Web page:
How does altitude affect performance – Letter to the Editor

It is so much more difficult to run at right altitudes than at sea level (where I train). Is there a way to calculate the performance effect of altitude on running?

Sam Pettway, Atlanta GA

Performance starts to be affected at about 1,000 meters altitude; the effect is not linear and the drop in performance is quite different for acclimated versus unacclimated individuals. A runner who is not acclimated will lose 10 to 12% in VO2max at an altitude of about 6,500 feet and 12 to 15% at 7,500 feet. However, performance will not be to the same degree because running economy is better at altitude (due to the less dense air resistance). Our research at 6,500 feet indicated a 12% loss of VO2max, but 6% improvement in running economy resulting in 6% loss in performance. The duration of a race is also a factor. An 800-meter race is so anaerobic that little performance difference exists. A 1,500-meter race may be six to 10 seconds slower, but over 20 seconds slower for unacclimated runners. An unacclimated runner could expect to lose a minute in 5K and as much as two minutes for a 10K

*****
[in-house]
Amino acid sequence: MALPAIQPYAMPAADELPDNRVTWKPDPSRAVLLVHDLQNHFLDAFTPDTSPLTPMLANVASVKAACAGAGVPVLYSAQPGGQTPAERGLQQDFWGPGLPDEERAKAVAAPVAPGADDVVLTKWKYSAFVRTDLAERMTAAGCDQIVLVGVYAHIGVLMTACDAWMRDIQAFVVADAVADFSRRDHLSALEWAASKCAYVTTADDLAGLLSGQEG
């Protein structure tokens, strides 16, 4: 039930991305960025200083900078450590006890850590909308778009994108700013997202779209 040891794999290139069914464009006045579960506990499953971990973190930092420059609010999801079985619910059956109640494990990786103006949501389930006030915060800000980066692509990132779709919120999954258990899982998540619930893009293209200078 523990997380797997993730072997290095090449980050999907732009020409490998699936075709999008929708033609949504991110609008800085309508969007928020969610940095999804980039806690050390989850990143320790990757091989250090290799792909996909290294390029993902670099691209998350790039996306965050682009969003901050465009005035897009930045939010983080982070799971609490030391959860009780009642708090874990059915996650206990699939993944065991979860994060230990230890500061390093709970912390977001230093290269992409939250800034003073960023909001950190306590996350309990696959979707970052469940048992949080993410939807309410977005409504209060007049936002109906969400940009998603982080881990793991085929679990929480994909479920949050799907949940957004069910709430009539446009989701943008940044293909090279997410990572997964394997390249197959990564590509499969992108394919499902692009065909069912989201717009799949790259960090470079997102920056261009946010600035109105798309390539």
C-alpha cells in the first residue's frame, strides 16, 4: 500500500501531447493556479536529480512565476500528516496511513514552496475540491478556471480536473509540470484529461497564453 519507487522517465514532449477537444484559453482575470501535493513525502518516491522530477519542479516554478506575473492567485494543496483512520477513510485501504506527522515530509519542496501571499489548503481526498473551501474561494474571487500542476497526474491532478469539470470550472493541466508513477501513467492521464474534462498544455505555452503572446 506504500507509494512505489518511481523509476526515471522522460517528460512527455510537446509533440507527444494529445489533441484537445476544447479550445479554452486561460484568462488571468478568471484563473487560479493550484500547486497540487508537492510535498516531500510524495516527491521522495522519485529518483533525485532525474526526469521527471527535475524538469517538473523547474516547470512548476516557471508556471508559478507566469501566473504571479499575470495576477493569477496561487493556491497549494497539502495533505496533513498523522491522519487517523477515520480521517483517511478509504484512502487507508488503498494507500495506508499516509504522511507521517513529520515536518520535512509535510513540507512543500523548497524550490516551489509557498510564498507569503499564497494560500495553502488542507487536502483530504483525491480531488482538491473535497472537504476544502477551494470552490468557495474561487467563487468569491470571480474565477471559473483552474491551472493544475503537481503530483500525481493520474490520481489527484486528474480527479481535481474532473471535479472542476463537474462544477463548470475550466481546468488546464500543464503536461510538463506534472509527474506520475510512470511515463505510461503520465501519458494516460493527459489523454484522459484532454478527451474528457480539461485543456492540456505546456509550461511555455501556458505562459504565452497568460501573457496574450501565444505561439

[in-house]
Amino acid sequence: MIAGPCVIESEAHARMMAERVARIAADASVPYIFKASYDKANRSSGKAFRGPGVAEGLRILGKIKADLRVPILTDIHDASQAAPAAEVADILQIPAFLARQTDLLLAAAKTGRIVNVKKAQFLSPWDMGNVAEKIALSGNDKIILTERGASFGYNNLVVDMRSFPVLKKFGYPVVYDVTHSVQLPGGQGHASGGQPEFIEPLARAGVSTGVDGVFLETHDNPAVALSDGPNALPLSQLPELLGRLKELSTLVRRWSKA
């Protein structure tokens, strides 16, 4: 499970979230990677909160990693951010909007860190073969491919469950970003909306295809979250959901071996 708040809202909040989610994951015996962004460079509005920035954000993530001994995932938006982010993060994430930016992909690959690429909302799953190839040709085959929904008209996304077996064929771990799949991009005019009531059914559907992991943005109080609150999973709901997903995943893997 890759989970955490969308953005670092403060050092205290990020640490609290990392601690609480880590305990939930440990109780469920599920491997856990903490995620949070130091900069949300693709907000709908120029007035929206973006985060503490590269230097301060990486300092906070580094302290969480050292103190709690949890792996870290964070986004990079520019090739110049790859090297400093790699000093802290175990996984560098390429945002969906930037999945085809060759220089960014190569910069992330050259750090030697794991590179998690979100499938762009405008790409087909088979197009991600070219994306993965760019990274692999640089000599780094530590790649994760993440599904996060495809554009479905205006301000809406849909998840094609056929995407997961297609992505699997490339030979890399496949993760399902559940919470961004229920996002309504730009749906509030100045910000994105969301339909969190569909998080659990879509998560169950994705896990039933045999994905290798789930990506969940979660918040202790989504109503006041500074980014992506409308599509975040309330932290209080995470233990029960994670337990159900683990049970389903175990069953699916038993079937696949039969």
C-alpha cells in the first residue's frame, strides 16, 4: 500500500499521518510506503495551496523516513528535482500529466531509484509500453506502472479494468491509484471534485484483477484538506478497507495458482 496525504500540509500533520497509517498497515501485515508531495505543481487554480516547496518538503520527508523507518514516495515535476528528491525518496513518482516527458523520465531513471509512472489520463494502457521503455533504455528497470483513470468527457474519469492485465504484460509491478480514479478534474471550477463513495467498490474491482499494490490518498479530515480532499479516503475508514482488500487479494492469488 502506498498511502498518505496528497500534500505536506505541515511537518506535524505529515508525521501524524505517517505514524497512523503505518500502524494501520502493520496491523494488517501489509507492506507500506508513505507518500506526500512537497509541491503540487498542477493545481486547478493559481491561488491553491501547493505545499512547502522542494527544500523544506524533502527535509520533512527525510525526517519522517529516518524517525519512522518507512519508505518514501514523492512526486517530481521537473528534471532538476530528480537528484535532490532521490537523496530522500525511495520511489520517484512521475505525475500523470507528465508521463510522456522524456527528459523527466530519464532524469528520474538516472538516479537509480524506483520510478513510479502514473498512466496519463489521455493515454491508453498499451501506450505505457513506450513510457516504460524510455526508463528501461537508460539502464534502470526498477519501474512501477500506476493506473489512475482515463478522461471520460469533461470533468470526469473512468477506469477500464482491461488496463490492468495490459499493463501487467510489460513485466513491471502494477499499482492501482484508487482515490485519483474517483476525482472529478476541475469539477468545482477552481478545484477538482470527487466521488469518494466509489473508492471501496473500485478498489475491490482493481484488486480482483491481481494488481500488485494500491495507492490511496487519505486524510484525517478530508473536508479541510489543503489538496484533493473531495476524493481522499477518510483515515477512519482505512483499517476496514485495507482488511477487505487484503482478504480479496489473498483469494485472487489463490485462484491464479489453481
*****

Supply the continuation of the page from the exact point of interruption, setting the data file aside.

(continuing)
Jack Daniels, PhD, Cortland, NY